Citadel professor teaches compassion in the classroom and out of the country

Sarah Imam

Photo: Citadel professor Sarah Imam, M.D., right, and daughter while working at a free medical pop-up clinic in Kenya

By Alaina Rink, CGC ’22

Sarah Imam, M.D., associate professor and director of health sciences, infuses her medical terminology and exercise physiology classes with lessons on compassion, which are essential to medical practice.

Imam, who has been at The Citadel since 2015, cultivates compassion in her students by example. She organizes cadets for Feed a Friend Fridays to help the homeless. Cadets initially volunteer to earn service hours, but once their compassion is sparked, they can’t wait to help again. After the first Feed a Friend Friday this semester, all the volunteering slots were booked solid for the next several weeks.

“I have students that have started programs who are continuing to volunteer in medical school and in dental school,” she said. “I have one student who participates in free dental clinics. He doesn’t have to, and he doesn’t really get extra credit for it, but he loves doing it.”

The same determination to serve can be attributed to Imam. She and her daughter ventured to Nairobi, Kenya in July where they operated a free medical pop-up clinic and taught classes on health and safety in Kibera, the largest urban slum in Africa. The patients greeted the mother-daughter duo with a bottle of Coke, which is an expensive gift, and dancing to express their appreciation.

Sarah Imam, M.D., providing healthcare in Kenya as part of her free medical pop-up clinic

“I was overwhelmed with how much I was loved. It was just incredible,” she said.

The line of patients wrapped twice around the corner of the building. One woman traveled 350 miles, having heard about the visiting doctor whose face she saw on flyers.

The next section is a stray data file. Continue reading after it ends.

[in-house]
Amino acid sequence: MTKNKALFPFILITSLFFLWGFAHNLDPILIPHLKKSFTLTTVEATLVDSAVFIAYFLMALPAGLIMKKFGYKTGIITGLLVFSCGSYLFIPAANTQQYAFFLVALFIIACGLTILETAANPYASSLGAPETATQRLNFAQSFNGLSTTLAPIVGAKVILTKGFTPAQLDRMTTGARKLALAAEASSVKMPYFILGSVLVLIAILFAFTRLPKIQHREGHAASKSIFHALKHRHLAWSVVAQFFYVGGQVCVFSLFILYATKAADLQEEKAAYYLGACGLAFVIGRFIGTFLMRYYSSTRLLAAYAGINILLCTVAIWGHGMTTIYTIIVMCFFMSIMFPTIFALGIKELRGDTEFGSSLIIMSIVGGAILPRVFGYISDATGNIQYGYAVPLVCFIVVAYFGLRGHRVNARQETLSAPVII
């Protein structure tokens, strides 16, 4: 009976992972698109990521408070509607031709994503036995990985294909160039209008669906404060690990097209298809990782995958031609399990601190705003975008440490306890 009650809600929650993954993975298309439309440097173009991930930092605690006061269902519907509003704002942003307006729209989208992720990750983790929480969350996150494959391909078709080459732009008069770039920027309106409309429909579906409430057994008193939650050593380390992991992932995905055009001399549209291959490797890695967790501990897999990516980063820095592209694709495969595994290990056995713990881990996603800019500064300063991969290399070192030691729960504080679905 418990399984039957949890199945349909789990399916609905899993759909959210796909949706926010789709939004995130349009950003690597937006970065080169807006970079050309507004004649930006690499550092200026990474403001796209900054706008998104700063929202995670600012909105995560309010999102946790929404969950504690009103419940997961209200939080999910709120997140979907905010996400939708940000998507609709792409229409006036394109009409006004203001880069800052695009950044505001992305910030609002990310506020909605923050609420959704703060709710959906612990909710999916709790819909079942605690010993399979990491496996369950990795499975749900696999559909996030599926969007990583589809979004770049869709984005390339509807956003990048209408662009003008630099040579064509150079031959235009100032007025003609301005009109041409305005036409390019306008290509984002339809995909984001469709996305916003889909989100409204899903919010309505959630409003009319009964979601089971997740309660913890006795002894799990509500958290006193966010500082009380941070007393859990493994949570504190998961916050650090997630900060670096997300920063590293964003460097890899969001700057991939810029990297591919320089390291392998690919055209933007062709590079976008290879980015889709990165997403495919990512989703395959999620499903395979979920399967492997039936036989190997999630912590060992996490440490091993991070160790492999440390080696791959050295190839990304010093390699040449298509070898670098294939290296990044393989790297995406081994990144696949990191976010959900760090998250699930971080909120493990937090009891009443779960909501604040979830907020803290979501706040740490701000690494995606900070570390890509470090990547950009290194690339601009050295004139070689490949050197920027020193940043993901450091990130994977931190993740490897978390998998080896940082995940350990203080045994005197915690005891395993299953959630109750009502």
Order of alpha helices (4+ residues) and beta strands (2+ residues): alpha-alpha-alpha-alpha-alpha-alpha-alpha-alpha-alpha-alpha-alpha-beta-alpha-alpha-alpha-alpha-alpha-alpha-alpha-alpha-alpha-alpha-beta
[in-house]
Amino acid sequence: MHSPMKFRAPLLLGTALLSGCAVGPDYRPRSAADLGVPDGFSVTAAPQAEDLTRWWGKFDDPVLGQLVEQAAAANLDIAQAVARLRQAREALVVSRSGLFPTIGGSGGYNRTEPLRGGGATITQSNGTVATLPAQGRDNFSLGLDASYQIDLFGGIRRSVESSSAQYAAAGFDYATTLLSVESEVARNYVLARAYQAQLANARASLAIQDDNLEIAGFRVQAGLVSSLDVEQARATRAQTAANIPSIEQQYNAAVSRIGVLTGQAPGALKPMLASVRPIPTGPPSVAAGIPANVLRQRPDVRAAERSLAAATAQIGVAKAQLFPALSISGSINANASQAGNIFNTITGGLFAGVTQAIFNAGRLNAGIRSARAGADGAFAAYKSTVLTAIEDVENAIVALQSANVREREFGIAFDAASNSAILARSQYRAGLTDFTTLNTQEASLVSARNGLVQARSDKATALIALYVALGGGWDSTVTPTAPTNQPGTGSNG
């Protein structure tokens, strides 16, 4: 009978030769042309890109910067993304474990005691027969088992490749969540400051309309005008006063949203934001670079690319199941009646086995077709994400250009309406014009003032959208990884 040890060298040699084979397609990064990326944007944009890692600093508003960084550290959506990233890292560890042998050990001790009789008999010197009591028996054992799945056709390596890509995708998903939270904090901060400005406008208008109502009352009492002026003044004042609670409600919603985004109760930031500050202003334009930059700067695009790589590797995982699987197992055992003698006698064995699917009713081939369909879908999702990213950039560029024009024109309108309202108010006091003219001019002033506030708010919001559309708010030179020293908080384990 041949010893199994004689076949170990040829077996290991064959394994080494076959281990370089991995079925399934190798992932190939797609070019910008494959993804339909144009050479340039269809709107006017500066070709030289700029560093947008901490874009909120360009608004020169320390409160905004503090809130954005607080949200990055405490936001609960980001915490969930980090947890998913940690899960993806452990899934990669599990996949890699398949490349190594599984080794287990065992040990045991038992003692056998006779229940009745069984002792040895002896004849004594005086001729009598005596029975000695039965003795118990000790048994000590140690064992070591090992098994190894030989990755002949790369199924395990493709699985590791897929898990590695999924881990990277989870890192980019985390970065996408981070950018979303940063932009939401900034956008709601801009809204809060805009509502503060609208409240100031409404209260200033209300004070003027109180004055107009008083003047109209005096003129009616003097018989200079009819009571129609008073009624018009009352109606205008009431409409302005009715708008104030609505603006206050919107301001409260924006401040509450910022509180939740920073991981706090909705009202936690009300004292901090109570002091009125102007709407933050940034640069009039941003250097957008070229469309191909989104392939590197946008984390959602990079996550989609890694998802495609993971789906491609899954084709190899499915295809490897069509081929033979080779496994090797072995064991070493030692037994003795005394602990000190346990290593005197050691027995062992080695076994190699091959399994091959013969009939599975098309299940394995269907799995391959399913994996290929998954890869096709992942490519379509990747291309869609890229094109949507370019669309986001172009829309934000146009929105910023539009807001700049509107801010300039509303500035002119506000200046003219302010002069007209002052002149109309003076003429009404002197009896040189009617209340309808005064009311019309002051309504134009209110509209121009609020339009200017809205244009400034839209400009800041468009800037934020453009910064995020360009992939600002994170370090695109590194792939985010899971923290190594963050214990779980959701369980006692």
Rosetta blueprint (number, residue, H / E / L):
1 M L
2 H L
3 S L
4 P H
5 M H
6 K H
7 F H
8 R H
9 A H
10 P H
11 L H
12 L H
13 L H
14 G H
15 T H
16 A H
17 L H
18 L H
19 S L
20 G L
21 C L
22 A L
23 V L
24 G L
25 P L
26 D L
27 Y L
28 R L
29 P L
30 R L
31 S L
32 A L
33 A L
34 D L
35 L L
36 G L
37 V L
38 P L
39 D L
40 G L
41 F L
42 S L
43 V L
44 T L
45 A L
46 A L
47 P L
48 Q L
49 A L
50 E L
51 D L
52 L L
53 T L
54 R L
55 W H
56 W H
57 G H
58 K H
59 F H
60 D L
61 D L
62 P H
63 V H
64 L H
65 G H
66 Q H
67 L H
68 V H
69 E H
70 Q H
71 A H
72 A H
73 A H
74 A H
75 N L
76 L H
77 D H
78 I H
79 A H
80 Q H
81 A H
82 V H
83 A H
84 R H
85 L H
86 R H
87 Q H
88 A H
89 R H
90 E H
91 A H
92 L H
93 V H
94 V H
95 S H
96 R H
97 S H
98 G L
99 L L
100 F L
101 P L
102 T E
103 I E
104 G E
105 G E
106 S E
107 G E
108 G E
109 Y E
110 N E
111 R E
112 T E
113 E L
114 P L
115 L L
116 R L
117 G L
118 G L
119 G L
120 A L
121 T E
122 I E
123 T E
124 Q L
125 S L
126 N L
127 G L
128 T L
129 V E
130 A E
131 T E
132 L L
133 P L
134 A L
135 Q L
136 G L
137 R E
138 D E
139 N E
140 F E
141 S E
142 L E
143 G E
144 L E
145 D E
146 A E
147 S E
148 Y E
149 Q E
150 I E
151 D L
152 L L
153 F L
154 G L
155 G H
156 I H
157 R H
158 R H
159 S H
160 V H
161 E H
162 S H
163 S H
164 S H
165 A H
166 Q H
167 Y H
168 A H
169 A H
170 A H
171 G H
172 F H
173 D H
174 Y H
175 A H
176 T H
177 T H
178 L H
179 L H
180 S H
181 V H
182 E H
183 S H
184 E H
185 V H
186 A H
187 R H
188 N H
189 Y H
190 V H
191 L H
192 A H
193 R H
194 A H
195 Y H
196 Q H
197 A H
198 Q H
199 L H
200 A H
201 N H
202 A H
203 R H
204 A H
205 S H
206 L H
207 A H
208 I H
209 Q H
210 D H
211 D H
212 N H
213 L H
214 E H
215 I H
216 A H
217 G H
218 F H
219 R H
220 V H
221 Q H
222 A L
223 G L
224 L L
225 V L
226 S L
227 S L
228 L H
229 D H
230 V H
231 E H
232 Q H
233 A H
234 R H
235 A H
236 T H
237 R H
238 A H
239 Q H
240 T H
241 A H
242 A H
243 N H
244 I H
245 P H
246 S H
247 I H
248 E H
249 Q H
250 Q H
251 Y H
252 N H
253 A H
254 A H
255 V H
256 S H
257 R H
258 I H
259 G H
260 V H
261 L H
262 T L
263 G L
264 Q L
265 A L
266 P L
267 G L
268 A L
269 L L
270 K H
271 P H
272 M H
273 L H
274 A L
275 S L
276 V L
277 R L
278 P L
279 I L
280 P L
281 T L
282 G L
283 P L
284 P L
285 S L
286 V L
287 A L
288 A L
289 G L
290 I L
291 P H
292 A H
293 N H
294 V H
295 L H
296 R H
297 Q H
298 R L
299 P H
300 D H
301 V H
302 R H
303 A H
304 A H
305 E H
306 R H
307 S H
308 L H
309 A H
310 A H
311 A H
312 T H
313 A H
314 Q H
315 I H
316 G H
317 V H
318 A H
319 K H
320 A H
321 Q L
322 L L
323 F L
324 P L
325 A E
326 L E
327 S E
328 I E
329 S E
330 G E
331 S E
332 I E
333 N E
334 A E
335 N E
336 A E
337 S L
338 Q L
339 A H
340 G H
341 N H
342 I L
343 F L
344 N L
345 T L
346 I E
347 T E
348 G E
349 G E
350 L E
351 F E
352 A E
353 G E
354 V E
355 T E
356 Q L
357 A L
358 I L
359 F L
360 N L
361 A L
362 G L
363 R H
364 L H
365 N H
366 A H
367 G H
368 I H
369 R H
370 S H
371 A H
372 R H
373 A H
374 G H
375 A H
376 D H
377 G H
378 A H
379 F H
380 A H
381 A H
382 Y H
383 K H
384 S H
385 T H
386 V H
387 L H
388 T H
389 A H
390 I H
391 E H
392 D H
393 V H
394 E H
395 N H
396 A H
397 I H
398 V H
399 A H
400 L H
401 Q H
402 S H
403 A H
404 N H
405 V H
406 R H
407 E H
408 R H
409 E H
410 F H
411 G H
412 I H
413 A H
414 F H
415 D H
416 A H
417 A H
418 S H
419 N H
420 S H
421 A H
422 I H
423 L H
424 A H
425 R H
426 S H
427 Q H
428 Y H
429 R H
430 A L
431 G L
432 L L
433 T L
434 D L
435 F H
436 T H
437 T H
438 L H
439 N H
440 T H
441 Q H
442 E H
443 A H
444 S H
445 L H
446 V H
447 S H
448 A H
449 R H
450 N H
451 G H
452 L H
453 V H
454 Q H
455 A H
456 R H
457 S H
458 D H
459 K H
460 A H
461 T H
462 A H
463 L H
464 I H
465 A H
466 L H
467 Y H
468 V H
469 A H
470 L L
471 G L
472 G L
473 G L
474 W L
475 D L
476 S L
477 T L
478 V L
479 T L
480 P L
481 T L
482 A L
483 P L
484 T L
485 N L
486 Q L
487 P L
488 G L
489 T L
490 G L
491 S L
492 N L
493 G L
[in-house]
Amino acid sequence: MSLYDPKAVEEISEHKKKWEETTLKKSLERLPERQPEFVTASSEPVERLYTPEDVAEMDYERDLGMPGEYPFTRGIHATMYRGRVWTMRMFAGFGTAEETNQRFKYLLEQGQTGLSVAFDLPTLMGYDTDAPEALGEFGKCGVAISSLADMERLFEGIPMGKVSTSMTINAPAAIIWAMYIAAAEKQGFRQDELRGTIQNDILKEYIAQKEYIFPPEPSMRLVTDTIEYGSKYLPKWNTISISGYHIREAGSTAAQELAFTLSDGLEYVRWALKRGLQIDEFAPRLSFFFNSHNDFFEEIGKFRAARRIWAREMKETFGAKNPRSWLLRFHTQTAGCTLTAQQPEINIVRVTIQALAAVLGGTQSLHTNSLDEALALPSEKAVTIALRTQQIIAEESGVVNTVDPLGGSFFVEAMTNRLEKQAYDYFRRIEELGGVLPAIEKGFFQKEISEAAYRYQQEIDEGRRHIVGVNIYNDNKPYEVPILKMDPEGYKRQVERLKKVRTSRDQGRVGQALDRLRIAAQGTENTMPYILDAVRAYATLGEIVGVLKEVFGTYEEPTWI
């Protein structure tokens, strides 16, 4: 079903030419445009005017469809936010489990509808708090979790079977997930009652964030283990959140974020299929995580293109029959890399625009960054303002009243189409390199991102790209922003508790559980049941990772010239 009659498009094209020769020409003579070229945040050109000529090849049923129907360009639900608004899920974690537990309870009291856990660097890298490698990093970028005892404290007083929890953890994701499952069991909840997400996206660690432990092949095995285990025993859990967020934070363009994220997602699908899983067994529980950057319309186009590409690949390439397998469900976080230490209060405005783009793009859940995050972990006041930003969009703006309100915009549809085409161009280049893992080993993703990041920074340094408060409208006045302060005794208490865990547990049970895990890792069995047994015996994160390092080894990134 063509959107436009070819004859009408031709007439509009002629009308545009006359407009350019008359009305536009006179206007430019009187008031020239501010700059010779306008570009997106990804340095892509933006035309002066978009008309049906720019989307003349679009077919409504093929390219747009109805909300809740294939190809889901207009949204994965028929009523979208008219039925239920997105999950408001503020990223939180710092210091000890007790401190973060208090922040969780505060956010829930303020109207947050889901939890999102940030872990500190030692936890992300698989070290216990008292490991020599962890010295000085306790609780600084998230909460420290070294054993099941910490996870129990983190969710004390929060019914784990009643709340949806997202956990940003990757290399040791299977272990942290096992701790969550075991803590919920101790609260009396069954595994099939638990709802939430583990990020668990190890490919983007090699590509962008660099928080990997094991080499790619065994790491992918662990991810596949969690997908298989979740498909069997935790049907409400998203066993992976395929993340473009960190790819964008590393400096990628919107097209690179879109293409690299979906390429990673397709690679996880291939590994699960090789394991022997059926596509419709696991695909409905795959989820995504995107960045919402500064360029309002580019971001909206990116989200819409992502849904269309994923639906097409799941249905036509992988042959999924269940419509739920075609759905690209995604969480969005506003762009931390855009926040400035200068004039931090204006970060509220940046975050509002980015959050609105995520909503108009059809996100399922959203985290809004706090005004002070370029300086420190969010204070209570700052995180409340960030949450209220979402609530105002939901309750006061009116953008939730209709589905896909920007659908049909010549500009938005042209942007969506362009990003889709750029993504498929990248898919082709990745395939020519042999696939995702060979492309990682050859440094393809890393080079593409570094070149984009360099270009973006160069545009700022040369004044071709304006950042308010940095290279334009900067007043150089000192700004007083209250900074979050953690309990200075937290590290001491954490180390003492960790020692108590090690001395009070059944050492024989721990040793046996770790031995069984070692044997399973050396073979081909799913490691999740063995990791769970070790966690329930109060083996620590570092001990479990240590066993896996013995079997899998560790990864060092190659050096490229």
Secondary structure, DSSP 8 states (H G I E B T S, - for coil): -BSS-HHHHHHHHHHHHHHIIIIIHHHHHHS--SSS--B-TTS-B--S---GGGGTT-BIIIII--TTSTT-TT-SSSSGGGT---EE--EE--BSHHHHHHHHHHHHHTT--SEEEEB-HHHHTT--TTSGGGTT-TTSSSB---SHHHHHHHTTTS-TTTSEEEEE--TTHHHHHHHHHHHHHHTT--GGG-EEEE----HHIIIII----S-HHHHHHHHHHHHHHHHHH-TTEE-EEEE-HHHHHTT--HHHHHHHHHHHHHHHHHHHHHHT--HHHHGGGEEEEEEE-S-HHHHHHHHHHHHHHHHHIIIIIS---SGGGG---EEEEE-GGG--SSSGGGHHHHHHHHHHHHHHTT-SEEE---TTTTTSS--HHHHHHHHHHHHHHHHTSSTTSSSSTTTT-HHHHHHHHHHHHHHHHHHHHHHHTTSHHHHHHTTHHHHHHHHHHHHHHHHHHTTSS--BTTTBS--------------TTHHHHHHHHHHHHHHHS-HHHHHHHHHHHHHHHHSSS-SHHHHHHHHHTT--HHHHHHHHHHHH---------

“Many of the patients that I saw have not seen a doctor in years, so there’s literally no access to healthcare. What was very cool was that the Kenyan government actually sponsored my pop-up clinics — they provided the medicine. What they’re really short of is people helping.”

She was also thanked by the district’s minister of health who awarded her a medical license.

Sarah Imam, M.D., receiving her medical license from the district’s minister of health

This is not Imam’s first time being involved with healthcare overseas. Prior to the pandemic, she took students to Lithuania for a healthcare-based study abroad. While she hopes for similar opportunities in the future, she is paying close attention to the pandemic and is co-author of nine scientific publications on COVID.

Imam’s end goal is not making better students but making better human beings.

“You have to care about the wellbeing of someone else,” she said. “Where does that compassion begin? It begins right here at The Citadel. So I think that overall as a school, we are doing a good job with that.”

Helping however she can, Imam administers medicine to the body, knowledge to the mind and compassion to the soul.

Alaina Rink is a graduate assistant in the Office of Communications and Marketing while pursuing a master’s degree in English. She earned her undergraduate degree from the College of Charleston in secondary education English and taught in the Charleston area for four years.